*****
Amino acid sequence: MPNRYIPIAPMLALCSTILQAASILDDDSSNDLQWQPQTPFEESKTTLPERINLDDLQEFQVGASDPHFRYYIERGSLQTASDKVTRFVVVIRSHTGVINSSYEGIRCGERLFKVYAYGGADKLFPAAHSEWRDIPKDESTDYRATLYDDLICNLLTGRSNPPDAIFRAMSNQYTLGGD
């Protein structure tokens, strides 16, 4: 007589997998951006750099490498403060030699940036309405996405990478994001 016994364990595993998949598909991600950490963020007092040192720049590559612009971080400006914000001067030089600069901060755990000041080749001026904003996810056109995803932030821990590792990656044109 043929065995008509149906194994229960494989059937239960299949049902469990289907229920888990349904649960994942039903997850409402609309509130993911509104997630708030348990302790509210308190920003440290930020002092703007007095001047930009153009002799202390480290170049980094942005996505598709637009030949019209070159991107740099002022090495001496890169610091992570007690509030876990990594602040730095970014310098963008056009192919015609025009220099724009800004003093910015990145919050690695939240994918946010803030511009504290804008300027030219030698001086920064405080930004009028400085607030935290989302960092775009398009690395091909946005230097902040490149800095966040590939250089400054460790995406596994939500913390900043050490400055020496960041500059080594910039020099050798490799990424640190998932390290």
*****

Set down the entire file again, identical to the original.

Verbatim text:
Amino acid sequence: MPNRYIPIAPMLALCSTILQAASILDDDSSNDLQWQPQTPFEESKTTLPERINLDDLQEFQVGASDPHFRYYIERGSLQTASDKVTRFVVVIRSHTGVINSSYEGIRCGERLFKVYAYGGADKLFPAAHSEWRDIPKDESTDYRATLYDDLICNLLTGRSNPPDAIFRAMSNQYTLGGD
């Protein structure tokens, strides 16, 4: 007589997998951006750099490498403060030699940036309405996405990478994001 016994364990595993998949598909991600950490963020007092040192720049590559612009971080400006914000001067030089600069901060755990000041080749001026904003996810056109995803932030821990590792990656044109 043929065995008509149906194994229960494989059937239960299949049902469990289907229920888990349904649960994942039903997850409402609309509130993911509104997630708030348990302790509210308190920003440290930020002092703007007095001047930009153009002799202390480290170049980094942005996505598709637009030949019209070159991107740099002022090495001496890169610091992570007690509030876990990594602040730095970014310098963008056009192919015609025009220099724009800004003093910015990145919050690695939240994918946010803030511009504290804008300027030219030698001086920064405080930004009028400085607030935290989302960092775009398009690395091909946005230097902040490149800095966040590939250089400054460790995406596994939500913390900043050490400055020496960041500059080594910039020099050798490799990424640190998932390290």